Experts Proffer Multi-disciplinary Approach to Help Mental Disorder among Children

Oluchi Chibuzor

Experts at the fifth annual mental wellness conference organised by OISA Foundation have advocated the need for parents of children with learning disabilities to adopt a multi-disciplinary approach to improve learning outcomes.

This is as they equally advocated the need for more robust universal learning schools that accommodates children with learning disabilities in both private and public schools.

Speaking at the hybrid event in Lagos, the conference Chairperson, Dr. Olufemi Ogunsanya, urged parents to ensure they employ the services of qualified specialists, as a more robust approach is needed to provide quality care.

According to her, “As stated today, we need a multi-disciplinary approach to handle the mental well-being of our children. Because we need to have a team that comprises counselors, psychologists, psychiatrists, pediatricians, speech therapists, occupational therapists among others, it’s teamwork as we have learnt today.”

However, the Founder of Oxbridge Tutorial stressed the need for the government to extend its intervention to private schools as the number of children with learning disabilities are growing, adding that the call for school mental health policy would do more good.

However, one critical outcome of the conference with the theme: ‘Mental Health and Well-being for All: Leaving No Adolescent Behind’, was the need for robust school mental health laws across the country to provide needed guidelines around the issue.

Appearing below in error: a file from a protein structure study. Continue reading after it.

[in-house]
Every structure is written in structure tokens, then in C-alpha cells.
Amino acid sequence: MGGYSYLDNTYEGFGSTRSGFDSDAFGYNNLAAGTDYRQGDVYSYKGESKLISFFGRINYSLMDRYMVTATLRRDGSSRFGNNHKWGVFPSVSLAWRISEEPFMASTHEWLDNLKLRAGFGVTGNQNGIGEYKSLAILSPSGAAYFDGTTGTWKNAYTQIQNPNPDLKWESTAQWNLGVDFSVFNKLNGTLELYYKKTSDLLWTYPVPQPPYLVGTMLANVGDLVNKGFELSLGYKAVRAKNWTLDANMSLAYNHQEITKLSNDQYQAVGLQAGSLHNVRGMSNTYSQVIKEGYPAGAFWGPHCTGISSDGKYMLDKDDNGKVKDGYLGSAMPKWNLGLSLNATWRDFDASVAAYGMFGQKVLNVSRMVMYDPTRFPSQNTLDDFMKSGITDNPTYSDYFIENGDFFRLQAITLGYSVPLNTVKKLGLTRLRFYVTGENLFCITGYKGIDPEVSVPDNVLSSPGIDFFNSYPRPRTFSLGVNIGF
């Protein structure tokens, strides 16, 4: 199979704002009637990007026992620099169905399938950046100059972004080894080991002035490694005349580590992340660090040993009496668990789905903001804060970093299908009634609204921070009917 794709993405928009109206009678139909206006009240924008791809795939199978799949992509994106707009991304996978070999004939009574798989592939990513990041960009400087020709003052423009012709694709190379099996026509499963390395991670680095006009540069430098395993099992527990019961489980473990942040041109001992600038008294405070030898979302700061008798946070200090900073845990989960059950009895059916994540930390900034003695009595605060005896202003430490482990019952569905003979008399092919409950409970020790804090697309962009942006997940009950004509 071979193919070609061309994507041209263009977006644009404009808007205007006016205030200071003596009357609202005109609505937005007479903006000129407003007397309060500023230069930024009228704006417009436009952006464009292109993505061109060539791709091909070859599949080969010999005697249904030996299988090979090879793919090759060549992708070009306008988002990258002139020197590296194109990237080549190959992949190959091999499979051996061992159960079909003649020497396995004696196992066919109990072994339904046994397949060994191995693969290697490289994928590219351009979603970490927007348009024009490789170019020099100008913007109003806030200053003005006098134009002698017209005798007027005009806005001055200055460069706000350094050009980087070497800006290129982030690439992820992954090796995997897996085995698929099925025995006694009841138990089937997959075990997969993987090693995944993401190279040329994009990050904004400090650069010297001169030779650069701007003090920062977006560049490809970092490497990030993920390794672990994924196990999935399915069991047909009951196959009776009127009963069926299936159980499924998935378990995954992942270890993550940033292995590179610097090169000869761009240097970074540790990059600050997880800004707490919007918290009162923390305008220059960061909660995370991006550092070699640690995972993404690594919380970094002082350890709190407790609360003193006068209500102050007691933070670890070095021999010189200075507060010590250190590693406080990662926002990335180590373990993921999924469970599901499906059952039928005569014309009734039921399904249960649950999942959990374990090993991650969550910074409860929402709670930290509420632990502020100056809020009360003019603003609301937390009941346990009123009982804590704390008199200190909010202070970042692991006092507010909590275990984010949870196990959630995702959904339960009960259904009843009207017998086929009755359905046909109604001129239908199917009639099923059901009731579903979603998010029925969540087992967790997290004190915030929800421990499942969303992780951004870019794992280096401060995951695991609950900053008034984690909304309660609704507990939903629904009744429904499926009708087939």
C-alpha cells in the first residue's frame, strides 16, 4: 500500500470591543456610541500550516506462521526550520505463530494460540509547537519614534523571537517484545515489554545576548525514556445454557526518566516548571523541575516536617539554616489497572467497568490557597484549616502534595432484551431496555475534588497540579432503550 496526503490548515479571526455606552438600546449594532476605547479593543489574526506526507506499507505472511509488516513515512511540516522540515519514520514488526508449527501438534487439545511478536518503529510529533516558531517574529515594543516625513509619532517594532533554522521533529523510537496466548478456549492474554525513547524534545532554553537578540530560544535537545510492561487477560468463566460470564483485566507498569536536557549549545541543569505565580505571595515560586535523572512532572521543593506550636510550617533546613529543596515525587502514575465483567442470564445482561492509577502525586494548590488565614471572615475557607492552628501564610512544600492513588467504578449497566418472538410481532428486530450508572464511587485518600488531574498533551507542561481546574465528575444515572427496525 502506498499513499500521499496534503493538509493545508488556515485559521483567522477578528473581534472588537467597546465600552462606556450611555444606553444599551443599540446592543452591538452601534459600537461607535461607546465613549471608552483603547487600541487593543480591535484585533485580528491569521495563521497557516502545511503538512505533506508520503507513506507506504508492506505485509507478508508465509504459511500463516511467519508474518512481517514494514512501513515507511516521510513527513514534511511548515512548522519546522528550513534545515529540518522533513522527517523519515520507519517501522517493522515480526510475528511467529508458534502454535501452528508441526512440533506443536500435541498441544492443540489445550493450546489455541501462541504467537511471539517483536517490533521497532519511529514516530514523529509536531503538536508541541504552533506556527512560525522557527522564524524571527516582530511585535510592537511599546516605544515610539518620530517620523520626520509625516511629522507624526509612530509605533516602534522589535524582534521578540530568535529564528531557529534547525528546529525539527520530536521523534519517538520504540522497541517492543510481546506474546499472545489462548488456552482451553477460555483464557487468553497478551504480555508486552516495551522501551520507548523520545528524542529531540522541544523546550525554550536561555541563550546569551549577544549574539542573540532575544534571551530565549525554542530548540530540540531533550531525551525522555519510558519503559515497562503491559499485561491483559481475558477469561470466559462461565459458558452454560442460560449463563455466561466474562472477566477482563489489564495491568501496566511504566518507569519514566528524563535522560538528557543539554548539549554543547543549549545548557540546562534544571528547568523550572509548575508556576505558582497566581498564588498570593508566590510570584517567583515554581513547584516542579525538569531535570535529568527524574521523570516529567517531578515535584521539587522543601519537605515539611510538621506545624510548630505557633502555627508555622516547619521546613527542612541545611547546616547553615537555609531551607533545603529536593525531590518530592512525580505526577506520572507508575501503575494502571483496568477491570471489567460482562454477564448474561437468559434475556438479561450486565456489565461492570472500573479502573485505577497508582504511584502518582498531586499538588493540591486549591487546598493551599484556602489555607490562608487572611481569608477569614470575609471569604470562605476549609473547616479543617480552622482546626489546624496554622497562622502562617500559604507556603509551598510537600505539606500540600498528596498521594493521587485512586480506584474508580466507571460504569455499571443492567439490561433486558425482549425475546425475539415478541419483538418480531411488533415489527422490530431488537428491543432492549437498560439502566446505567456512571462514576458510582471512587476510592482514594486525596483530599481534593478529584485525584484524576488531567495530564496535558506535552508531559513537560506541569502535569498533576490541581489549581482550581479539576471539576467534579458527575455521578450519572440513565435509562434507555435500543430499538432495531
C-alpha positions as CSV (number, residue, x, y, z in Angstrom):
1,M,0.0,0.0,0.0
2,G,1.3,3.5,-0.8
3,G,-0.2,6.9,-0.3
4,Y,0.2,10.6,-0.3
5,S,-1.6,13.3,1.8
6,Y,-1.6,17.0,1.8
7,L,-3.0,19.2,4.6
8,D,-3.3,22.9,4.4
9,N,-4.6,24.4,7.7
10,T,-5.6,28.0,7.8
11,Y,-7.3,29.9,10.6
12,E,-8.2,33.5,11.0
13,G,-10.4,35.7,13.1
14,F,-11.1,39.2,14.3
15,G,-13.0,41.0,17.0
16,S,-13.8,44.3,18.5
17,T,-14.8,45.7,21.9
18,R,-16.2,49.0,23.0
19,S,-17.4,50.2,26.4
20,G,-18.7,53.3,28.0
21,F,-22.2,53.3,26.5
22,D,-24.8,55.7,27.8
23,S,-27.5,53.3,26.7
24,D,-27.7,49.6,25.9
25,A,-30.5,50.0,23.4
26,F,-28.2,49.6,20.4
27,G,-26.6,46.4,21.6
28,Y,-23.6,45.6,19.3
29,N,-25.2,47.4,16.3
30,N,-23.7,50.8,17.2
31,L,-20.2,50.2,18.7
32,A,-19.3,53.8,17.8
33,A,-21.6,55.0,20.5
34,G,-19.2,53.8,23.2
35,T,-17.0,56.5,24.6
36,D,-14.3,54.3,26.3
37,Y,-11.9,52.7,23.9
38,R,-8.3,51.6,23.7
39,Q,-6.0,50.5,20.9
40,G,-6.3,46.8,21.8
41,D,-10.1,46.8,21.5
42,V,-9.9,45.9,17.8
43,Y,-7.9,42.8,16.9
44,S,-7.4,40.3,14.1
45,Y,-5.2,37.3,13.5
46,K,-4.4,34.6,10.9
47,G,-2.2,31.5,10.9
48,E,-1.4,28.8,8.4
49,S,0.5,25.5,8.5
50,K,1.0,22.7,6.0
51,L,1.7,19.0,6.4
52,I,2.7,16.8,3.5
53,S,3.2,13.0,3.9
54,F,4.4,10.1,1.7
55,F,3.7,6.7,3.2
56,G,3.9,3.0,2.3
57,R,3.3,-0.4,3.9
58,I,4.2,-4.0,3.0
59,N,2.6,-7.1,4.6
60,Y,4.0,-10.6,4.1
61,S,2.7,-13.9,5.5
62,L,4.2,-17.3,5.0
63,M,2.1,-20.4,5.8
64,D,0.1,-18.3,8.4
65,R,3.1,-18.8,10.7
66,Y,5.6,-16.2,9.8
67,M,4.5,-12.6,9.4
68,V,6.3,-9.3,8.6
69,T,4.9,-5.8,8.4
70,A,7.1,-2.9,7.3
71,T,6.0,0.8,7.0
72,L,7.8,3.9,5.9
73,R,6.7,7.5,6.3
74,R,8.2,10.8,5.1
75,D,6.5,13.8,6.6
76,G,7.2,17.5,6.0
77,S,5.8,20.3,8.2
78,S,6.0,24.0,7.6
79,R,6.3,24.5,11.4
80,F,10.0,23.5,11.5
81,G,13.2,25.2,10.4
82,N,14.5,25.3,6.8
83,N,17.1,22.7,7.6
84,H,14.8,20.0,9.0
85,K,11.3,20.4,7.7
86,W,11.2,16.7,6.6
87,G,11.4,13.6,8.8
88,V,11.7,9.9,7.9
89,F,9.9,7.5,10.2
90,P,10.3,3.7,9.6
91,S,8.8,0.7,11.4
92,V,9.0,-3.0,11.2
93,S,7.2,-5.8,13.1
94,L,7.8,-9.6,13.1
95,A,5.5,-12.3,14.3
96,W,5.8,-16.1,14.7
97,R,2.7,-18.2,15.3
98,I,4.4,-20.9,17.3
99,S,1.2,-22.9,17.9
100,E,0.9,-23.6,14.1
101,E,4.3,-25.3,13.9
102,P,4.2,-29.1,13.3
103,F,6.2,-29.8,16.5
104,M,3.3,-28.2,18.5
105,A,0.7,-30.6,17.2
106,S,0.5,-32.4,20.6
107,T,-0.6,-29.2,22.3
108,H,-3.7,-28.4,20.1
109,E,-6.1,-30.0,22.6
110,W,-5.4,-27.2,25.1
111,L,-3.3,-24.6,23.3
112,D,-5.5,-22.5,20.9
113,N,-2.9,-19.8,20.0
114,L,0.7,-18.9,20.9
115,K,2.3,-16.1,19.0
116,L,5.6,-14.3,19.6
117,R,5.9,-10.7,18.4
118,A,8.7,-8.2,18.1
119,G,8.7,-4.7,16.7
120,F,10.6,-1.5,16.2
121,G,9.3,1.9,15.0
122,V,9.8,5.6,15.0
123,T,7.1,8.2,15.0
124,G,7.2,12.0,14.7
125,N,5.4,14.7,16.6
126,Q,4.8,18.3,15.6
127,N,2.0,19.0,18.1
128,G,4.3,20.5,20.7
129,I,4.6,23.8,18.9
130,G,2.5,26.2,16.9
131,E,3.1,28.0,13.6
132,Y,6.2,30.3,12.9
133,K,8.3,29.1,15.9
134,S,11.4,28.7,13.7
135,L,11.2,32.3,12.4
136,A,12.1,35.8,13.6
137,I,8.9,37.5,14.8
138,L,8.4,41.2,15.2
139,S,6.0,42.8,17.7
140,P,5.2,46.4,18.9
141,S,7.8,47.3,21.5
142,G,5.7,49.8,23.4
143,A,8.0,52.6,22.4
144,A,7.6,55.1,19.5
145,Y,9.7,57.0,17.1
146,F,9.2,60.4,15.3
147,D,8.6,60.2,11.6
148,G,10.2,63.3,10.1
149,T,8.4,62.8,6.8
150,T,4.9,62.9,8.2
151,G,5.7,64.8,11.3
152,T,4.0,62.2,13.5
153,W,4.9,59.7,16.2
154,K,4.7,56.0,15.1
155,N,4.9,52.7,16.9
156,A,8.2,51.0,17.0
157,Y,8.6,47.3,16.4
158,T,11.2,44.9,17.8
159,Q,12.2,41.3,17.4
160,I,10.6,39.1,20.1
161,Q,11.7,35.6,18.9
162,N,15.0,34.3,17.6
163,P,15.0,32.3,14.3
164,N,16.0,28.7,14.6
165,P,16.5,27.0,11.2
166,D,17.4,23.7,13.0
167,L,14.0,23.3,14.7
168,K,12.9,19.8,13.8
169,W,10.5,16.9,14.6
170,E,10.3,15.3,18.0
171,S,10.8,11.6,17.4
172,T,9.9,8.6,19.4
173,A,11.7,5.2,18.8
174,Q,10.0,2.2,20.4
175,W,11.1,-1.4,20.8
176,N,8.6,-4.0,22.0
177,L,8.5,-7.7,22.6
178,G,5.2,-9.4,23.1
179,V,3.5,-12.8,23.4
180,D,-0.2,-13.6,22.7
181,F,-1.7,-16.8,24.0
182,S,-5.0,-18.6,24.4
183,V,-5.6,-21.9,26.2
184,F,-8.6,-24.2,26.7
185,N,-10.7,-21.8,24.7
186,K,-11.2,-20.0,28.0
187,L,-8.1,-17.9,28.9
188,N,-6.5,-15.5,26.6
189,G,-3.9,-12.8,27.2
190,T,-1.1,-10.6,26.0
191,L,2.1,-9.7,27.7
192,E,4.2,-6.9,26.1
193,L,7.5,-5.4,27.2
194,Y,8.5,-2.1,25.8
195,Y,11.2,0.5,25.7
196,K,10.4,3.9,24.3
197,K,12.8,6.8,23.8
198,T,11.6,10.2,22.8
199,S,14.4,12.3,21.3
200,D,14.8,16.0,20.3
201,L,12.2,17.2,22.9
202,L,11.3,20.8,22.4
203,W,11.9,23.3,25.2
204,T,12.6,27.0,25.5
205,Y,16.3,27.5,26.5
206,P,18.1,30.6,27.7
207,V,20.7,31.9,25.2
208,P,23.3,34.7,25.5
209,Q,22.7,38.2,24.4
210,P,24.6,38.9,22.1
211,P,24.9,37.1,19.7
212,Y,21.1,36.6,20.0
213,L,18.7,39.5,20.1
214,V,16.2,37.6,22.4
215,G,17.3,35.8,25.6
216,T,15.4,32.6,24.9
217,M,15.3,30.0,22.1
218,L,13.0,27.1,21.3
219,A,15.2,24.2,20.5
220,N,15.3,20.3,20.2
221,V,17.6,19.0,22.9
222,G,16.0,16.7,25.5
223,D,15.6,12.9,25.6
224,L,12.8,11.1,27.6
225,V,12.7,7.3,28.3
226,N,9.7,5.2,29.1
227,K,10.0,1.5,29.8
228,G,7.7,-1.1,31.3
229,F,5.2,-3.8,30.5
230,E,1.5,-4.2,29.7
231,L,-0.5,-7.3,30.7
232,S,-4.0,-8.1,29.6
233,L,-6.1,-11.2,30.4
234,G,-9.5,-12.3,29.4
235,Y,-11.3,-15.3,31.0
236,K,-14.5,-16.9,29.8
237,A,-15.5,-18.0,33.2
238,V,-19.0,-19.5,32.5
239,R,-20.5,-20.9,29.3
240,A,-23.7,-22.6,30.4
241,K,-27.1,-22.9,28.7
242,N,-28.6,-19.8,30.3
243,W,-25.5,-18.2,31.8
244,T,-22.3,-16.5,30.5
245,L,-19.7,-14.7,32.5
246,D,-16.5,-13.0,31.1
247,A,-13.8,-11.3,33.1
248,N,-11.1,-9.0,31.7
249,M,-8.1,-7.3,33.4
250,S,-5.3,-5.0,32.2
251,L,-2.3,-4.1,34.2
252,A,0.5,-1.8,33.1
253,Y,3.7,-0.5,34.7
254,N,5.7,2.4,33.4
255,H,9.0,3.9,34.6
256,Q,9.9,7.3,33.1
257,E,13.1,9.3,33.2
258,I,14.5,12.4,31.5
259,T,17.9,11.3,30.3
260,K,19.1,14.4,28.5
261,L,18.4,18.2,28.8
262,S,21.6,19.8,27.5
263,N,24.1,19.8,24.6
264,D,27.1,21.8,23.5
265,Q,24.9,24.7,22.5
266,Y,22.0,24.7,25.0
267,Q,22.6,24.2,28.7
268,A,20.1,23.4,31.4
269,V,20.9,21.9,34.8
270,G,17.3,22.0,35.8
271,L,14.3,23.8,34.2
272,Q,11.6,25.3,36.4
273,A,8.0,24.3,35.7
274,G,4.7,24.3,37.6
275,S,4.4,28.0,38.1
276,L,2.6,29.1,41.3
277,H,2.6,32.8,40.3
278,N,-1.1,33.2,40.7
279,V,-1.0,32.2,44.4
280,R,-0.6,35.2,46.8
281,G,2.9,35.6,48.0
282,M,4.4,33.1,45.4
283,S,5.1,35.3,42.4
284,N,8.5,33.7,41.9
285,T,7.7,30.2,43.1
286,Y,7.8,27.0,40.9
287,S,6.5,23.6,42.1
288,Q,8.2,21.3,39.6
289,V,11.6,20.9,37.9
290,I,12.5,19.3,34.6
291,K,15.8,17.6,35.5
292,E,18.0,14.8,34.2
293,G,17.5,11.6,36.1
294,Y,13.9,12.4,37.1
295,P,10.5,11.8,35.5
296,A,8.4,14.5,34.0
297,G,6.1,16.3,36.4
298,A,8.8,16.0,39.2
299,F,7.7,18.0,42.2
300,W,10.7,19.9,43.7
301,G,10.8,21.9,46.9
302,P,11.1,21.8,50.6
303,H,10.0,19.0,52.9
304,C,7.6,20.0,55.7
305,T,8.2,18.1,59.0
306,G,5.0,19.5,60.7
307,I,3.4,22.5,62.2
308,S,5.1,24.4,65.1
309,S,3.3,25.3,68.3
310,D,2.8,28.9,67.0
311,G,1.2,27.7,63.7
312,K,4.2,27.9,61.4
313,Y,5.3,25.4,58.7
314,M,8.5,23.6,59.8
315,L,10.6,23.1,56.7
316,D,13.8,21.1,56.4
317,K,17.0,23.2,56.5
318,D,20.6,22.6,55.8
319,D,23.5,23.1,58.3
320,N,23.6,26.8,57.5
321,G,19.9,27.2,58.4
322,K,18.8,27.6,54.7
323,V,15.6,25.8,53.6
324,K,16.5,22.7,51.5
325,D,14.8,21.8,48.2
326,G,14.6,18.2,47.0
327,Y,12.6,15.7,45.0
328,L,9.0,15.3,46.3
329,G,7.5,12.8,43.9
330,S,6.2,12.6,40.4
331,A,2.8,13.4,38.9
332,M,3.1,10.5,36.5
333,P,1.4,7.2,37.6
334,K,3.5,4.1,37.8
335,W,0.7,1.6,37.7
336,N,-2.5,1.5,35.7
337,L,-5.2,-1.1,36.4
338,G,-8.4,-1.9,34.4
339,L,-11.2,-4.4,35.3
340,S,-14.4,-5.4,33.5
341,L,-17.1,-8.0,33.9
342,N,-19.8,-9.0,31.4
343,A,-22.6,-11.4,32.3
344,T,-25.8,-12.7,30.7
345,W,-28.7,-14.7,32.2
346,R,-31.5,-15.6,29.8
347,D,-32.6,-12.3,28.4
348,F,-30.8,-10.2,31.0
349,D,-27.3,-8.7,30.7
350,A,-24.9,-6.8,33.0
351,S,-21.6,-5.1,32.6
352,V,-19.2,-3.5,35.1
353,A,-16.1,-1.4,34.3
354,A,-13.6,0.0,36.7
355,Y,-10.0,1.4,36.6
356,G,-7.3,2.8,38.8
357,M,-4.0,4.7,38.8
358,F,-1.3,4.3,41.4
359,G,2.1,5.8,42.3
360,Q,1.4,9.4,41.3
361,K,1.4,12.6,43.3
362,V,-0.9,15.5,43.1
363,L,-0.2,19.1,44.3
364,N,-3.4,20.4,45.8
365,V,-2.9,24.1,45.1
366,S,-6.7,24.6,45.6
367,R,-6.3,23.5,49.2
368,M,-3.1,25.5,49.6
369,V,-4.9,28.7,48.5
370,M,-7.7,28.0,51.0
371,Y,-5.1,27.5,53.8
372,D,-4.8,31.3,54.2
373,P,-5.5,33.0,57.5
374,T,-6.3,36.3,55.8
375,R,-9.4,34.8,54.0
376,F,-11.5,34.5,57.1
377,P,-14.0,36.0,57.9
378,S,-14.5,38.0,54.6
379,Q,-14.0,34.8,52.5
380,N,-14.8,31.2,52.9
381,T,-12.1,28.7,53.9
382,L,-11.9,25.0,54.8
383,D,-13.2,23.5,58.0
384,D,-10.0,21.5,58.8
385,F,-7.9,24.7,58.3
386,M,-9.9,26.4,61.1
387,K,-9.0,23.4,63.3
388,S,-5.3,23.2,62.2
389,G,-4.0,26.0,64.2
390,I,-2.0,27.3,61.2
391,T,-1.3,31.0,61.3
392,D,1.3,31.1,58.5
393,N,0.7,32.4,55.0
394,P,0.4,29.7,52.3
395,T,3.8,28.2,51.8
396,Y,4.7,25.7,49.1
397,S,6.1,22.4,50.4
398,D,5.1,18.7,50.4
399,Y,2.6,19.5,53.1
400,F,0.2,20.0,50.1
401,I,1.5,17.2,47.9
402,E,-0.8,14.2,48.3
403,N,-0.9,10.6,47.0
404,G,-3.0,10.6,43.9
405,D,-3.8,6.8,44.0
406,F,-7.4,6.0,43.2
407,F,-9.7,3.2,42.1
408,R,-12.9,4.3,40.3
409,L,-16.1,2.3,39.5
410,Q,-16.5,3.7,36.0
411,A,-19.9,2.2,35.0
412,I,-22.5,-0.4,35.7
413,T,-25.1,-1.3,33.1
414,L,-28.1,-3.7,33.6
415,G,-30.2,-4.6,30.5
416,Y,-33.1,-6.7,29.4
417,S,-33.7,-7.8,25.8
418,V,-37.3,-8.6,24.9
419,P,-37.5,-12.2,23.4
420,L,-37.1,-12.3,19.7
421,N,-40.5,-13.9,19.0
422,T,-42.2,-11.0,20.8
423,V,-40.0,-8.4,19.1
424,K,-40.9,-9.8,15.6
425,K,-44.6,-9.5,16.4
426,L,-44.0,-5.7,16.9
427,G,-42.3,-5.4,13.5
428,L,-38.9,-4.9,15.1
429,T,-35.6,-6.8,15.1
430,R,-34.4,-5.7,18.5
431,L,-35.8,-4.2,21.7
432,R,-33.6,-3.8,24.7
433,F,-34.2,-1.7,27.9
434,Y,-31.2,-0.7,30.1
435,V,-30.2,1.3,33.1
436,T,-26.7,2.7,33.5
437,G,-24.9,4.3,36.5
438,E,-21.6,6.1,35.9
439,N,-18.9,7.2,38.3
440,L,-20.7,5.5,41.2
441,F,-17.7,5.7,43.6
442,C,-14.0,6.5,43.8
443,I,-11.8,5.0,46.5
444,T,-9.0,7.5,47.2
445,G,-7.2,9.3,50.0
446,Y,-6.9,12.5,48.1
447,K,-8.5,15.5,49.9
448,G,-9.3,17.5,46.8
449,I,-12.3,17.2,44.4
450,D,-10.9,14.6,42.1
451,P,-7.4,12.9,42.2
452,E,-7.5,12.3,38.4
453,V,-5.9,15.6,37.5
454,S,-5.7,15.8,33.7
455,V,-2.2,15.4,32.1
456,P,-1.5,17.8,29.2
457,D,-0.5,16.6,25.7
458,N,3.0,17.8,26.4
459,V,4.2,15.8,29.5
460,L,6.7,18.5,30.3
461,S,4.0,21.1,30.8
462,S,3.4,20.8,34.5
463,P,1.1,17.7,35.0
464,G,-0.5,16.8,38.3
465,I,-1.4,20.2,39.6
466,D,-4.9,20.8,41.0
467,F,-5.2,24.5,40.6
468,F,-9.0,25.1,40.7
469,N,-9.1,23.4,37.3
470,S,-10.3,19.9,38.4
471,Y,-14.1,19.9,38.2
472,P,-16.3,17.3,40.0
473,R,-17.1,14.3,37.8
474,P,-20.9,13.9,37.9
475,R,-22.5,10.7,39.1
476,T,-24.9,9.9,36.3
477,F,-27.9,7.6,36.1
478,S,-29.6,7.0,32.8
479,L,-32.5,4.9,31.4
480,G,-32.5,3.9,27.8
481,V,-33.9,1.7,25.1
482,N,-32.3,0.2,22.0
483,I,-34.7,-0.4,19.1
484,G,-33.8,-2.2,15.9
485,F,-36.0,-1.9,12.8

Commenting, she said such policy would help both the government and stakeholders “to know what they can do, and what will be the process, procedure in order to be able to help the children.”

Explaining how Lagos is championing the fight for all-inclusive learning in the country, the Permanent Secretary, Ministry for Health, Dr. Olusegun Ogboye, said the current state government understands that the concept of mental health is still something that a lot of people still struggle with.

He opined that: “We knew that for us to try to effect any change, we had to recreate interesting portfolios before we can even start any intervention.”

Ogboye maintained that their school health mental programme provided an opportunity for them beyond mental health to include visual health and nutrition.

Presenting her paper on inclusive learning, Public Health Consultant, Dr. Osazuwa Maltida Kerry, advised schools to help identify symptoms on time by ensuring they train their staff as schools remain the best place to detect any difficulty in learning.

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